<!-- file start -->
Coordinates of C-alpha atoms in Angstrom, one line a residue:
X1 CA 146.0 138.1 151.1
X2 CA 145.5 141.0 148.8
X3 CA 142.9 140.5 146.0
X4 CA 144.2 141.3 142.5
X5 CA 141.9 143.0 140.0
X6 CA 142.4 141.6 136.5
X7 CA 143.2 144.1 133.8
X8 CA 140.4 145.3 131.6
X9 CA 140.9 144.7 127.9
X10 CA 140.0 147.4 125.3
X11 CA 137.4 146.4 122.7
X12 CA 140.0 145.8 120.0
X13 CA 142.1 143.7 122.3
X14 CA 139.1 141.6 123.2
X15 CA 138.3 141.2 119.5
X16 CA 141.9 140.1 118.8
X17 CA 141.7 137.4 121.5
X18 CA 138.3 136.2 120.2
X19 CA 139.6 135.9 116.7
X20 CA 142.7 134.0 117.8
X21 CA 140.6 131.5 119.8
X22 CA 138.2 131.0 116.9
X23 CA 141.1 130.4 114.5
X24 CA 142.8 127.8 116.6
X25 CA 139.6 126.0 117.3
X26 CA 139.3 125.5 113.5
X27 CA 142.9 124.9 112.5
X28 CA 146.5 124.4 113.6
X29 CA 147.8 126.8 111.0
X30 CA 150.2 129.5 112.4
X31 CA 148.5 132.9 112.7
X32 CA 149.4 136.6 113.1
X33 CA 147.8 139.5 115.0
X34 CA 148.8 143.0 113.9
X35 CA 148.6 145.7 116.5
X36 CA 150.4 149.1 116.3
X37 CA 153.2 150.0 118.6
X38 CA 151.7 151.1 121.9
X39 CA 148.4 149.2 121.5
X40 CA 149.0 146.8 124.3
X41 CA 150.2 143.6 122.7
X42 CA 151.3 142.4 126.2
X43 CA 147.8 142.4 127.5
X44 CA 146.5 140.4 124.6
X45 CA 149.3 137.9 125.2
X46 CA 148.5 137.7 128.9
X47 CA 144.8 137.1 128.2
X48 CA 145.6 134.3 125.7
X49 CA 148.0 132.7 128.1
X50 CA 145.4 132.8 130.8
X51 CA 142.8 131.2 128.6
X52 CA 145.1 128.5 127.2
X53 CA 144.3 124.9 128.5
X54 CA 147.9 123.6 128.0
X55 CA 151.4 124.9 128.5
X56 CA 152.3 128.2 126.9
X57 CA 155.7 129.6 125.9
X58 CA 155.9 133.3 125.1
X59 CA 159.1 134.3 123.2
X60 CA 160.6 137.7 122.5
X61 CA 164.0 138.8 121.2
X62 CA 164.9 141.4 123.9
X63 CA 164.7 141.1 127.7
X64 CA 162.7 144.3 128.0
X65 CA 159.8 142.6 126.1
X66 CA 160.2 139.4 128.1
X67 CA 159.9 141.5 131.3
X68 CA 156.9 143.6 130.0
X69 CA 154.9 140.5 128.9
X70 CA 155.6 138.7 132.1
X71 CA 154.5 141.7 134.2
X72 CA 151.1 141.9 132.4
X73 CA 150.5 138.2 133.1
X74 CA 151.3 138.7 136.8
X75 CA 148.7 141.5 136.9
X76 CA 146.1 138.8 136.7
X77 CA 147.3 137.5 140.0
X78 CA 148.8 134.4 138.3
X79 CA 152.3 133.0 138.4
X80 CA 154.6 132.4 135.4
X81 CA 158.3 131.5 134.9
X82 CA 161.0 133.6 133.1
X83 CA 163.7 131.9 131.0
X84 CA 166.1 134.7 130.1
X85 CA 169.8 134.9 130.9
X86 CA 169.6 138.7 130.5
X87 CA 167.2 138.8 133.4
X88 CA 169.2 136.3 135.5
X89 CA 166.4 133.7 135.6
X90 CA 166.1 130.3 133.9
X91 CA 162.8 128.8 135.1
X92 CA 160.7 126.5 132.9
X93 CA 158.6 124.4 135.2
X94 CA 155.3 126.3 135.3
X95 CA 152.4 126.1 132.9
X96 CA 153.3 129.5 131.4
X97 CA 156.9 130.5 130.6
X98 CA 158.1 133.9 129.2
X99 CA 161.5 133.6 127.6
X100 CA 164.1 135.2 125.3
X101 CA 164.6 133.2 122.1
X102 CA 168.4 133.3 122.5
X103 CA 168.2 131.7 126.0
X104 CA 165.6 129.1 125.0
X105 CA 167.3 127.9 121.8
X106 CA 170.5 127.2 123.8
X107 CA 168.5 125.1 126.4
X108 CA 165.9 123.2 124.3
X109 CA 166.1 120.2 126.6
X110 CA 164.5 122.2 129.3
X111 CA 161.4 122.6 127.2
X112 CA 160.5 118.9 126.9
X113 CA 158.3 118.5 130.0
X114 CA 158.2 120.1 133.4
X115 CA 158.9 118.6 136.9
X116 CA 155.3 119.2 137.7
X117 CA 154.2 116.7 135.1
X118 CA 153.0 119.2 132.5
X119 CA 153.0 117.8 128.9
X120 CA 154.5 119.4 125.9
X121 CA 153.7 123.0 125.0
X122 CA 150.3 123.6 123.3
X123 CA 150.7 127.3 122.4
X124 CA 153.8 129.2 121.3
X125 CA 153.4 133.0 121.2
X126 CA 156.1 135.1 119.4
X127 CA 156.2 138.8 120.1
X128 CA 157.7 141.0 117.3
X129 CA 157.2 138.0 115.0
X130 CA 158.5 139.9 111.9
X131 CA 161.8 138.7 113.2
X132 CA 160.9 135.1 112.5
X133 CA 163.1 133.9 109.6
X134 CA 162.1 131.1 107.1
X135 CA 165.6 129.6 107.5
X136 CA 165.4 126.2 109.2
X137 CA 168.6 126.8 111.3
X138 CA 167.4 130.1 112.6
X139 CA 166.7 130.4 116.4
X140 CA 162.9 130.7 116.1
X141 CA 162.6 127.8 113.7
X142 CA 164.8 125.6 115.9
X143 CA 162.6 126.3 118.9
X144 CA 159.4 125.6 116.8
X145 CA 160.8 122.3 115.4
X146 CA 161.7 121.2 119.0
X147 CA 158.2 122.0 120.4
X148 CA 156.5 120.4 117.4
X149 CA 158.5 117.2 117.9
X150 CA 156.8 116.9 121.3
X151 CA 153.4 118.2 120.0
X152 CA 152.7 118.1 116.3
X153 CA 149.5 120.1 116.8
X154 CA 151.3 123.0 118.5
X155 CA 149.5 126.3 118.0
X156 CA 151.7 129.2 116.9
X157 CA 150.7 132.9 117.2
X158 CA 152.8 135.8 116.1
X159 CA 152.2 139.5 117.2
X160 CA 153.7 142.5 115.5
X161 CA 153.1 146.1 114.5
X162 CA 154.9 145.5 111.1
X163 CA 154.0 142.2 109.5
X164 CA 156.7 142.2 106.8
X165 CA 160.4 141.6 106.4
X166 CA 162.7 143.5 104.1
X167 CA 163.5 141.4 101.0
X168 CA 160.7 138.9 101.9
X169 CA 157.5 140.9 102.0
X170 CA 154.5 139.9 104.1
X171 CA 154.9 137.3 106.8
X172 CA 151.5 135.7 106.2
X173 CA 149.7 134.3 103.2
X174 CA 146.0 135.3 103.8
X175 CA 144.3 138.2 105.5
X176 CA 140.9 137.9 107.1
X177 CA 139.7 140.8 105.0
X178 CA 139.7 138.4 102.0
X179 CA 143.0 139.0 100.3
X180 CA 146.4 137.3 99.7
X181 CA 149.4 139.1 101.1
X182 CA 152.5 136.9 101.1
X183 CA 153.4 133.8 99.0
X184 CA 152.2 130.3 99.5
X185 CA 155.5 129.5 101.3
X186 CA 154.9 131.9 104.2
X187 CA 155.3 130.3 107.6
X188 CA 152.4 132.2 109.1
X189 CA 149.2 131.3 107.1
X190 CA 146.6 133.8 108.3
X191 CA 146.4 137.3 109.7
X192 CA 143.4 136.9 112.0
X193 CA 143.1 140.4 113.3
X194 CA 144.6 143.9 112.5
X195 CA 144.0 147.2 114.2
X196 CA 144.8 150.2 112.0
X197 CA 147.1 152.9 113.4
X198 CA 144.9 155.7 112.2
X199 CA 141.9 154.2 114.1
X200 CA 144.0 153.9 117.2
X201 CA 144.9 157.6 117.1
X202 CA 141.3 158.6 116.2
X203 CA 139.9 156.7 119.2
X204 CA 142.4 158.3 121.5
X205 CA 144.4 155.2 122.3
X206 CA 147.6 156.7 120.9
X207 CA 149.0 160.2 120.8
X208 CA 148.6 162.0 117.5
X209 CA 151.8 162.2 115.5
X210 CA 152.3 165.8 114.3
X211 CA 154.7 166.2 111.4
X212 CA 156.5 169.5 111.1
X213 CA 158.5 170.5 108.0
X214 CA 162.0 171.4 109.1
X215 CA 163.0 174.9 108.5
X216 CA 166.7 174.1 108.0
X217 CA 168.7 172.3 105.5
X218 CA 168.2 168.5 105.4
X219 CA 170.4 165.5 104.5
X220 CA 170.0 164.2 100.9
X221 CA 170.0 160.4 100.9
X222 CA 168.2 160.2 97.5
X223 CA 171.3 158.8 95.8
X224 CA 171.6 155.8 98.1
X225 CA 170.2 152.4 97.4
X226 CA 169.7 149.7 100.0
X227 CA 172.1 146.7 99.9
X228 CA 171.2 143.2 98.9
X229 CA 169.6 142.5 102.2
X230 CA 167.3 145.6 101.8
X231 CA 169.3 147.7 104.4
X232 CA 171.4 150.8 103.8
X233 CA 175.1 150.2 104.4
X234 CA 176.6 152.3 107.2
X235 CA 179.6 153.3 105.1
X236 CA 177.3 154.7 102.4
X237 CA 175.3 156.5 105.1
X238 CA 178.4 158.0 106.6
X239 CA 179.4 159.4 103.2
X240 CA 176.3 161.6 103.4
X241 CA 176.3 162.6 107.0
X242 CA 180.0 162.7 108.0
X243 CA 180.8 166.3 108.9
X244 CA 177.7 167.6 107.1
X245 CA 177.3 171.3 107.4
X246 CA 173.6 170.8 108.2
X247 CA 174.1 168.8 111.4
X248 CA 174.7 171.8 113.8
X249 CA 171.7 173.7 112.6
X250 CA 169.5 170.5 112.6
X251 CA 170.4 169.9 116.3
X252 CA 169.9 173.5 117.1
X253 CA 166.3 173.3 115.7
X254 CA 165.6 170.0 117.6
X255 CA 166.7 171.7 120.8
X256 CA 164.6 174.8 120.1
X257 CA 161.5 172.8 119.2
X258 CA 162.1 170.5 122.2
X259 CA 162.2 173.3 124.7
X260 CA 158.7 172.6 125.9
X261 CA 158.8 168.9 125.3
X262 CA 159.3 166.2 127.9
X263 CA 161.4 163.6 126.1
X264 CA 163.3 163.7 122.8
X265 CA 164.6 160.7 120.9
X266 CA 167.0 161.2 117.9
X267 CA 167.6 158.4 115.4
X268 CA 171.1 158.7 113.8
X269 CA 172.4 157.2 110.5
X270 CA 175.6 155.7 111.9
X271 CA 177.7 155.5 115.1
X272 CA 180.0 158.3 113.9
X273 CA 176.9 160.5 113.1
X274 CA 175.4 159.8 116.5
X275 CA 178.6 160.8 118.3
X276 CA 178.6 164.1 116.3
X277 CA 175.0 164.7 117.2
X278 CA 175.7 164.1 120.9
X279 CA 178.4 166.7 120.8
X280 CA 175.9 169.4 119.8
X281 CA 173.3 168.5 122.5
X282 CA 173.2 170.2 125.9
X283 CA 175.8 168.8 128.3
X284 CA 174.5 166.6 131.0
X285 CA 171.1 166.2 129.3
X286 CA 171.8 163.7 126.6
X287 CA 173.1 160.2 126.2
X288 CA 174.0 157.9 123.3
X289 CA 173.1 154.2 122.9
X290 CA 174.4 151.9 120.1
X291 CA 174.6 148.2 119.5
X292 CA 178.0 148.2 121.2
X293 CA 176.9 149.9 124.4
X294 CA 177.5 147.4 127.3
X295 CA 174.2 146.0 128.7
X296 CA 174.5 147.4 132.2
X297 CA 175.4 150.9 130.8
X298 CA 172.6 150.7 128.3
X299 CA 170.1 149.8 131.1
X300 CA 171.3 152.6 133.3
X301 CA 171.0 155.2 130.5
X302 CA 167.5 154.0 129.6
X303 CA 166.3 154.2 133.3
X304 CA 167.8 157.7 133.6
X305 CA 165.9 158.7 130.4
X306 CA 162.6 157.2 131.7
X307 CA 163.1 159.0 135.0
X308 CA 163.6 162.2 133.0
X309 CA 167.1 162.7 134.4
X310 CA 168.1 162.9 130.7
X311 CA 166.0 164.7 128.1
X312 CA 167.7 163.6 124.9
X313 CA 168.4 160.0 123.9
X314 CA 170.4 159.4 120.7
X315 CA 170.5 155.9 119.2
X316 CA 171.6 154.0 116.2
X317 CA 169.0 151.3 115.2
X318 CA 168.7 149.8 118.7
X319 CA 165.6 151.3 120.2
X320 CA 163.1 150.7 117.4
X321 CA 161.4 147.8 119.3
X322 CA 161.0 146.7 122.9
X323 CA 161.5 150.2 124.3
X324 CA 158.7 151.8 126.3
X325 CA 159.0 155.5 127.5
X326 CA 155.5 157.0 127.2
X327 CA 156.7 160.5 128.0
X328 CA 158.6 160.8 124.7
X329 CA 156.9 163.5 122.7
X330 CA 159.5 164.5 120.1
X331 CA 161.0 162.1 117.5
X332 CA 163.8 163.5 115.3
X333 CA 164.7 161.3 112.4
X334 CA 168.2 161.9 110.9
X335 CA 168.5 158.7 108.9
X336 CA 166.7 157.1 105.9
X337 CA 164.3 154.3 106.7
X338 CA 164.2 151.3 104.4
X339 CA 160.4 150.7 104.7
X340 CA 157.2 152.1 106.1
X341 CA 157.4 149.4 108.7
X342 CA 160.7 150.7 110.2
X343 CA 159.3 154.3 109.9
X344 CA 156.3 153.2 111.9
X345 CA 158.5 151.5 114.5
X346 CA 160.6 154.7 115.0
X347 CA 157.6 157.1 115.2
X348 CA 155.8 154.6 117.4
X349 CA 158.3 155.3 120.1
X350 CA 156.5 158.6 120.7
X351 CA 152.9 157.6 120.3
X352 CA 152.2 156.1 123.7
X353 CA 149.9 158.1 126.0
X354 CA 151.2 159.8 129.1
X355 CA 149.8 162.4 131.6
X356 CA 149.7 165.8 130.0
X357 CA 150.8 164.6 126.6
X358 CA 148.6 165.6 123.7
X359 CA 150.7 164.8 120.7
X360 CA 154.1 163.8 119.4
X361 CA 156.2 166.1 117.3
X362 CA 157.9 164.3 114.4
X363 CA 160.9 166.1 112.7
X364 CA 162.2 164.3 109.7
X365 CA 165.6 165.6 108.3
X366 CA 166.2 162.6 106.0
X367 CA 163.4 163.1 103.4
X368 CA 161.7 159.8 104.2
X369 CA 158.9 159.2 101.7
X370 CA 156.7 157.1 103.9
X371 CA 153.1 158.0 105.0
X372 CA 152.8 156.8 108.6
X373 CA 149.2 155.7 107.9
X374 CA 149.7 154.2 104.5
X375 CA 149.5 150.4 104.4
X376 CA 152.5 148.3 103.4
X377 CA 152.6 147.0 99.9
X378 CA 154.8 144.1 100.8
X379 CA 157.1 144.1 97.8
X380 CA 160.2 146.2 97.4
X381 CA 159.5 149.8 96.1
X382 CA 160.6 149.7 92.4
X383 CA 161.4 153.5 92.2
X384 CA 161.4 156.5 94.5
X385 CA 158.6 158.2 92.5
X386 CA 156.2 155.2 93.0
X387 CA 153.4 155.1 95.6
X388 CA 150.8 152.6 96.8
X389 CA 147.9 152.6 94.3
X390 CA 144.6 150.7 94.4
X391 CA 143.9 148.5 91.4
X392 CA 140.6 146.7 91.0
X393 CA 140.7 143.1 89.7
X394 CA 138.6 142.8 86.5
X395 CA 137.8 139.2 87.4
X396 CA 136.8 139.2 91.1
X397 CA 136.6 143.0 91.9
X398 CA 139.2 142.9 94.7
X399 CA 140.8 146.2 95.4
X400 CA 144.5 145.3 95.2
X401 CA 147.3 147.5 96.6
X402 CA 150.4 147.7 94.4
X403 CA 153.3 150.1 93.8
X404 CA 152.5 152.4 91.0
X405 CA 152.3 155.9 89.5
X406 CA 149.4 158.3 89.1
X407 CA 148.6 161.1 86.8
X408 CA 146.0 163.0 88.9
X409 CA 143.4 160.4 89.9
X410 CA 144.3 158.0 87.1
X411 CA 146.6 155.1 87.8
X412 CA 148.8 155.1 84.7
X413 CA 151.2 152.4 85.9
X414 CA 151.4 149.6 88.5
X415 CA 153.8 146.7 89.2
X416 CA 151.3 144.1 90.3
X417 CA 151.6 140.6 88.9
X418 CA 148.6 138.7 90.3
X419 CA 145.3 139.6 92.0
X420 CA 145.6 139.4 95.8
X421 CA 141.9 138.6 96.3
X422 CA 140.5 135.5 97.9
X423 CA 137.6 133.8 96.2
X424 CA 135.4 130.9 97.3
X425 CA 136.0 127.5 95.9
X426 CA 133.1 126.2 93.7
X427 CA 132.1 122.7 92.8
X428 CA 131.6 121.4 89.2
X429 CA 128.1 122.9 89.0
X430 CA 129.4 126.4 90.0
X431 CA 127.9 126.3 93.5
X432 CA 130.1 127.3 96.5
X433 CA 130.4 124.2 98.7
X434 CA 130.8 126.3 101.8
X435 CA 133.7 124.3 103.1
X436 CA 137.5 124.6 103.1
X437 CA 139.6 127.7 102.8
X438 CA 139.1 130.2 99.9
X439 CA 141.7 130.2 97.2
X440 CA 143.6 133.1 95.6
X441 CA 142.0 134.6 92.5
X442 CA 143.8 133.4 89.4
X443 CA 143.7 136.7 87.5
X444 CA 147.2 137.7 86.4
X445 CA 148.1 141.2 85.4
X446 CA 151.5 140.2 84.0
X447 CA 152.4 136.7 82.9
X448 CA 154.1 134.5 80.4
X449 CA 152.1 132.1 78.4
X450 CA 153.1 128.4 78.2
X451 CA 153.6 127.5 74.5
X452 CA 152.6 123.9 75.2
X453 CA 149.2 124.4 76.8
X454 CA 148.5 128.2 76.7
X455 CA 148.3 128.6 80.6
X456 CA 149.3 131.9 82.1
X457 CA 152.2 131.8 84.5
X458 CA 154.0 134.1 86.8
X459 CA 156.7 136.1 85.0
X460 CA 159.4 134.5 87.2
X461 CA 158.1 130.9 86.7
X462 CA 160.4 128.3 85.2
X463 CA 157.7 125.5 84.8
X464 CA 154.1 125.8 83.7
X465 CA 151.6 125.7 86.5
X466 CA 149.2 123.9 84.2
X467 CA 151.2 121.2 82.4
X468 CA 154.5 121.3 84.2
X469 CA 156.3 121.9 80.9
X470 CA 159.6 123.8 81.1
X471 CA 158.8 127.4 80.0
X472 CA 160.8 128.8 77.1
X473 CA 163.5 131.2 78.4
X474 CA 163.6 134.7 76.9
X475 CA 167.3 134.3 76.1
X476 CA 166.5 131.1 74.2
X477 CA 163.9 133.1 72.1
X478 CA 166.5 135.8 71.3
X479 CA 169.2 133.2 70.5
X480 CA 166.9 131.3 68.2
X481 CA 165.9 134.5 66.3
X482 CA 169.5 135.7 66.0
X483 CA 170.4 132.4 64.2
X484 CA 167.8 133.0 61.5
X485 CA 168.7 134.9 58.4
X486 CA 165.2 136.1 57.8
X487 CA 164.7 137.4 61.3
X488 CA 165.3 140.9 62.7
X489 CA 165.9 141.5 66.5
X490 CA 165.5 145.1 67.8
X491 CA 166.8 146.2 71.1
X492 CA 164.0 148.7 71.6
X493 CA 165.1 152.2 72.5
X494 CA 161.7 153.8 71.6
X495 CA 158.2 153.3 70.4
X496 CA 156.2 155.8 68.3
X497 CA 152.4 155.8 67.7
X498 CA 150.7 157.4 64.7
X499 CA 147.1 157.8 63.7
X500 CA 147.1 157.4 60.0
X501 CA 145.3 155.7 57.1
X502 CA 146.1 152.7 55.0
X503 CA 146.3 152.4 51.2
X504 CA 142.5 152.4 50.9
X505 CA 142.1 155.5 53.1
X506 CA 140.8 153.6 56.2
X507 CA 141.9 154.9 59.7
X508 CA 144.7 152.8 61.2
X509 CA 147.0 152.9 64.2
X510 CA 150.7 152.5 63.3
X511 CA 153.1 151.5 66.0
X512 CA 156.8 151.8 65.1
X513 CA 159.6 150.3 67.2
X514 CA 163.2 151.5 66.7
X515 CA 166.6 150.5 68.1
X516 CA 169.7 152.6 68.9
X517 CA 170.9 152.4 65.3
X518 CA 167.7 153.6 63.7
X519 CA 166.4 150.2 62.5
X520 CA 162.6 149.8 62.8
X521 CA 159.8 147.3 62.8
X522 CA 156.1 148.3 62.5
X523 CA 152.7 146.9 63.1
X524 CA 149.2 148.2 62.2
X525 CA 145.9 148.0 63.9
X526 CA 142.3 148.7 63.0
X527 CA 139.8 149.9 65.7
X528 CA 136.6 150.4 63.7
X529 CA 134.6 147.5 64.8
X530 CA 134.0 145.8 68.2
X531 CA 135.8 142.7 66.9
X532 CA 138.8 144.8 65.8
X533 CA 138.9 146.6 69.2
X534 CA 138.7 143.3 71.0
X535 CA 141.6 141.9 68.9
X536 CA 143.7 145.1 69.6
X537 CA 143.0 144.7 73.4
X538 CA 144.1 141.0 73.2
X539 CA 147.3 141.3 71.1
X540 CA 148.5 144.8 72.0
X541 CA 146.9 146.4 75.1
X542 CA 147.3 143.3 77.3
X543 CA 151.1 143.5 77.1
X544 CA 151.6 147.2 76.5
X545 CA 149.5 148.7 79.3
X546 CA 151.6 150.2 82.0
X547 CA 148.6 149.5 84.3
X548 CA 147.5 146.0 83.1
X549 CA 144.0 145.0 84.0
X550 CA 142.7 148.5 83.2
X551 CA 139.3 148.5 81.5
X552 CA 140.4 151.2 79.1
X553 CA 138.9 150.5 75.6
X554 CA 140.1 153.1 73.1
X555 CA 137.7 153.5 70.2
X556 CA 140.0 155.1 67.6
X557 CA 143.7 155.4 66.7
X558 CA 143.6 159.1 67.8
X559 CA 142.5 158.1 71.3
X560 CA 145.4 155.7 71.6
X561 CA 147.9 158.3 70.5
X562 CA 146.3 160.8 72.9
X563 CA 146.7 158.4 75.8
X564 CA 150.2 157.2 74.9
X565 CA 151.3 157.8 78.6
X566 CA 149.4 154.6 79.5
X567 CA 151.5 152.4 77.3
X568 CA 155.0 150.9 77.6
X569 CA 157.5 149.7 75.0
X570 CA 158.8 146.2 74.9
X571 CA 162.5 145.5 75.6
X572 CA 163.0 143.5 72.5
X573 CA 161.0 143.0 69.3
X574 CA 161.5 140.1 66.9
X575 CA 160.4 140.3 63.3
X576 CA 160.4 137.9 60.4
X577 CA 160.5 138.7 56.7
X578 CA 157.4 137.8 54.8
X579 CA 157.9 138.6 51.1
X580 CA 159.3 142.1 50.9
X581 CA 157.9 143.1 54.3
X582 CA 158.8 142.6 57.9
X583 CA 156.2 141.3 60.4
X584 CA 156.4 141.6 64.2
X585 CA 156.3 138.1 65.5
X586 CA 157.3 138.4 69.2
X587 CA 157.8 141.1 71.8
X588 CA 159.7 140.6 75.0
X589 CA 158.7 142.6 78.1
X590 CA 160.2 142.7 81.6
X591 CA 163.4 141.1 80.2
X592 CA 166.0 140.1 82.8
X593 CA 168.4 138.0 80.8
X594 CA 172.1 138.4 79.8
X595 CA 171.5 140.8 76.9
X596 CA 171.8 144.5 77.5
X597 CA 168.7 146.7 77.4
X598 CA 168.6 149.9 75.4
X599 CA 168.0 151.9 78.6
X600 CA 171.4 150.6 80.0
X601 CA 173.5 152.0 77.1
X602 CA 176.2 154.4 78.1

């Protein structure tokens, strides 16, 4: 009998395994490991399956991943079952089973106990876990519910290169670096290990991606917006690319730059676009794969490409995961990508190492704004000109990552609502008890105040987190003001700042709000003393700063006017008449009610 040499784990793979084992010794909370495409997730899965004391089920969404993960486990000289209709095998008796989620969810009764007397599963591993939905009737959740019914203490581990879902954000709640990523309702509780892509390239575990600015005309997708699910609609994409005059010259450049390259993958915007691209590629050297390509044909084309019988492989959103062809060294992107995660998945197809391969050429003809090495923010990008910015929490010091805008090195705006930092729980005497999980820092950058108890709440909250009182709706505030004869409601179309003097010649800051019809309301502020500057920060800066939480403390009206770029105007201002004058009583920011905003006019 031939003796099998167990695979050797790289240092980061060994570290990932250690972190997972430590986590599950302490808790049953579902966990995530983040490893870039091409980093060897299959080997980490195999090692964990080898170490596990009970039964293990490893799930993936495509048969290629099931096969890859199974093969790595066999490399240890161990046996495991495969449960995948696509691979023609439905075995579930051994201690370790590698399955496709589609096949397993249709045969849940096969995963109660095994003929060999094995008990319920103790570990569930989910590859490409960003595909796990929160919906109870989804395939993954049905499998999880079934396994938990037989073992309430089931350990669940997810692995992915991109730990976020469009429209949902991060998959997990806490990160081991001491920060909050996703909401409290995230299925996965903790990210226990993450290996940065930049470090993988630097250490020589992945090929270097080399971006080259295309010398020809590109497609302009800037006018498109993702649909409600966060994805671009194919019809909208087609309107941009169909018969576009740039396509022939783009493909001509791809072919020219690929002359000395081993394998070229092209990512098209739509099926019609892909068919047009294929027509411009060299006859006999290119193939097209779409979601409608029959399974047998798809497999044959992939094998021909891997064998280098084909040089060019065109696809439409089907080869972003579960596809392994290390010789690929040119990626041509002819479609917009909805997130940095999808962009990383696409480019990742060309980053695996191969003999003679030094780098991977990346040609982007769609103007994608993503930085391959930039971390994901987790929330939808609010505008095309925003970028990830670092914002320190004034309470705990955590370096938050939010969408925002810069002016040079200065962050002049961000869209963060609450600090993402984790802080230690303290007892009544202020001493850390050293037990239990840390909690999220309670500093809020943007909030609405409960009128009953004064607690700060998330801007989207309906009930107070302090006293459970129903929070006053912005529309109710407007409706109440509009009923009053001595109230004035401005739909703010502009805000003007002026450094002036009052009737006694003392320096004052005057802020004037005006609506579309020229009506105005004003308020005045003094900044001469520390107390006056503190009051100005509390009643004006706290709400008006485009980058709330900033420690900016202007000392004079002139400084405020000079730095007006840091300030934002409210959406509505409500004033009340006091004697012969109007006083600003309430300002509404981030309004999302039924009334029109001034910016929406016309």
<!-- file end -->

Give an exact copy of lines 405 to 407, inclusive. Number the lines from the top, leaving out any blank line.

X404 CA 152.5 152.4 91.0
X405 CA 152.3 155.9 89.5
X406 CA 149.4 158.3 89.1